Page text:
When I read the chapter that talked about D vs. S, I thought he was Submissive as every other horse near the barn squeals and strikes at him when they visit over the fence, although I think Speedy G initiates most of those responses. The one thing that helped me decide that he might be Dominant was this line, "If you ask the Energetic Dominant horse to slow down when he does not want to, he will invariably respond with a bit of temper by pulling or rooting, even bucking or kicking out." Yep. That's Speedy G.
G Ima Starr FA - The Rock Star (DECF)
According to Dessa Hockley, the book's author, "The DECF has a strong ego, bordering on cocky, but personable and charming enough to endear them to you. The world revolving around them as it should be. Their feed schedule, their exercise program - they expect you to have that on the top of your to-do list." Oh my. That is Speedy G to a T.
She also has him pegged when she says, "This is not a horse to fight with over small issues at any age. He is friendly and engaging, seeking the relationship with you. He is willing to work with you on most issues. […] Do not allow him to push you around but do allow him a few of his own ideas."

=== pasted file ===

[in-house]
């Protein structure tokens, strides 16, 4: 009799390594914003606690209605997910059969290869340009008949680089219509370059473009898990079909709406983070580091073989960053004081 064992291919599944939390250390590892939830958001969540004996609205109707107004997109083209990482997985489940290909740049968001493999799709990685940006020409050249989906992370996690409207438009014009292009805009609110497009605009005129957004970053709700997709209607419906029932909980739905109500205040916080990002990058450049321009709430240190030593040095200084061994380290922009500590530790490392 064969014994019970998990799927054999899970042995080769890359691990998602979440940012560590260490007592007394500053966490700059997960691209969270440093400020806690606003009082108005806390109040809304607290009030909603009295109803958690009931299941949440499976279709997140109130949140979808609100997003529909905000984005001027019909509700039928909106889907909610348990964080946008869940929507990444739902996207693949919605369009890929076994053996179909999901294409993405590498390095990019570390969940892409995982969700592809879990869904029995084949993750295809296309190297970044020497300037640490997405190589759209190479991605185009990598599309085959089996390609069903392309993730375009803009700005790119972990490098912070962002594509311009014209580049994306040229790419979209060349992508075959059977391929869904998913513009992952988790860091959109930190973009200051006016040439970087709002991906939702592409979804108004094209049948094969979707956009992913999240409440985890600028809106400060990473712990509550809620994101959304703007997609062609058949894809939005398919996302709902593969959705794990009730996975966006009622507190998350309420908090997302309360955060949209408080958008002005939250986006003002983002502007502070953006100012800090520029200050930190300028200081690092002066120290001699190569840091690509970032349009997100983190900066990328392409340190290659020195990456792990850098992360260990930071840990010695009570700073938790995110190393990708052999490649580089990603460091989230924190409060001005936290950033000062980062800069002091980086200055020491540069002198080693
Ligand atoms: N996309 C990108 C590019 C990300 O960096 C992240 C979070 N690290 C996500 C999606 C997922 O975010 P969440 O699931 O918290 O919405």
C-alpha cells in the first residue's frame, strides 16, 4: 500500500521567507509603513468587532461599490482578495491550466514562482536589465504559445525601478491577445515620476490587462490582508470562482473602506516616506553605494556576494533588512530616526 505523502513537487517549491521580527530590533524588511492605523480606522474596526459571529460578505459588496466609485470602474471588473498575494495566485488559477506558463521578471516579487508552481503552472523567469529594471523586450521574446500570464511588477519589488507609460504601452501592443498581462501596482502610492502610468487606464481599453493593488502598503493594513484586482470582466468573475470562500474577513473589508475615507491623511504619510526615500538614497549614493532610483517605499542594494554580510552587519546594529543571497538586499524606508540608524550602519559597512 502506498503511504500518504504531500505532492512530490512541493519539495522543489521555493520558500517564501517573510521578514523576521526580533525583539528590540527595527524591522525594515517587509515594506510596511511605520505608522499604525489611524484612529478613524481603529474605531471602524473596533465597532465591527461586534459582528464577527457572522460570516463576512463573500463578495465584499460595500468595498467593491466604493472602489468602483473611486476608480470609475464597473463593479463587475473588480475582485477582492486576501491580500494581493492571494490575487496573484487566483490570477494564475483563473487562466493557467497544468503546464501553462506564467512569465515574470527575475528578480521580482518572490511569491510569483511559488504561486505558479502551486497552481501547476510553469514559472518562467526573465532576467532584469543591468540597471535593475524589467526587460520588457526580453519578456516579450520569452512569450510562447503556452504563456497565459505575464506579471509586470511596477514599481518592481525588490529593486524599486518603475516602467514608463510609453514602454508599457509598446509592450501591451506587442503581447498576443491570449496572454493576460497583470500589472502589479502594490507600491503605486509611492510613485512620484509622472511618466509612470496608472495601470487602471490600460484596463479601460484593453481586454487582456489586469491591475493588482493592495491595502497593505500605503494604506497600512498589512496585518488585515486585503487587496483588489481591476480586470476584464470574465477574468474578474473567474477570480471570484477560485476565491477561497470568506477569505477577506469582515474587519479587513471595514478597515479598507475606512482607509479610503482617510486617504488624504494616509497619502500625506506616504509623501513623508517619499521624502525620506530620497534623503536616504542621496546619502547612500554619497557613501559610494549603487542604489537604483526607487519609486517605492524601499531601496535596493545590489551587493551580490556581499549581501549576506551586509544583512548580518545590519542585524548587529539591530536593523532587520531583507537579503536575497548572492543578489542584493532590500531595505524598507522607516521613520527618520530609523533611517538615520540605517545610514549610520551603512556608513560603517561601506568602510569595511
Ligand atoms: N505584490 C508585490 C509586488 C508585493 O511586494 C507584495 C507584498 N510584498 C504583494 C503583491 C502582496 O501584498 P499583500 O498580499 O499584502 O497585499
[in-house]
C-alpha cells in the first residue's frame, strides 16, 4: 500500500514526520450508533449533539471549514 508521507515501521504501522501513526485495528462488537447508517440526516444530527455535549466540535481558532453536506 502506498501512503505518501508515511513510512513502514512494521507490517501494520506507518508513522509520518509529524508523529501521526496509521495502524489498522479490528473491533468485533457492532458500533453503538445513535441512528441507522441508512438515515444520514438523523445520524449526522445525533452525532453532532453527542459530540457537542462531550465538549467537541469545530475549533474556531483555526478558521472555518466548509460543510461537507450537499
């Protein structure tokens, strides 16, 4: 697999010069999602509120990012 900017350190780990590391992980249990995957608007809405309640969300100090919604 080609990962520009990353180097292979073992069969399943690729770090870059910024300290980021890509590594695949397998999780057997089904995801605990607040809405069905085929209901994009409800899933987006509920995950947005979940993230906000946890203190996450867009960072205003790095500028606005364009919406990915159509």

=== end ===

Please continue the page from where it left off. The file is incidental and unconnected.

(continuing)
I always say that Speedy loves going to shows. He performs much better in a show arena than he ever does at home. According to Hockley, I shouldn't be surprised: "The Rock Star loves to be in the limelight. […] They love the attention from beginning to end. They love to have an entourage following them around making sure everything is in order for their performance." Yep. That is my horse. He'll give me the "hoof" at home, but at a show, he is in his element.
Of Speedy G's four personality traits - Dominant, Energetic, Curious, and Friendly, only one is really strong, his Friendly. I think that element influences the other three. While he is Dominant, he's so stinkin' friendly that it comes across as playful. He is also Curious, but not so much that he doesn't always leave himself an exit. And I think that his Energetic only applies to what he likes to do as he sometimes comes across as a tad lazy (behind the leg).
Even though both of my horses could fit in a different personality profile, this book is really helpful for understanding why my horses do what they do and why they react the way that they do. I'm putting it back in my bookshelf, but I can't wait to pull it out next summer to see if they've changed at all. If Sydney were more submissive and less afraid, he could easily be The Steady Eddy. If Speedy mellows at all, he could easily become The Goddess, a true heart horse.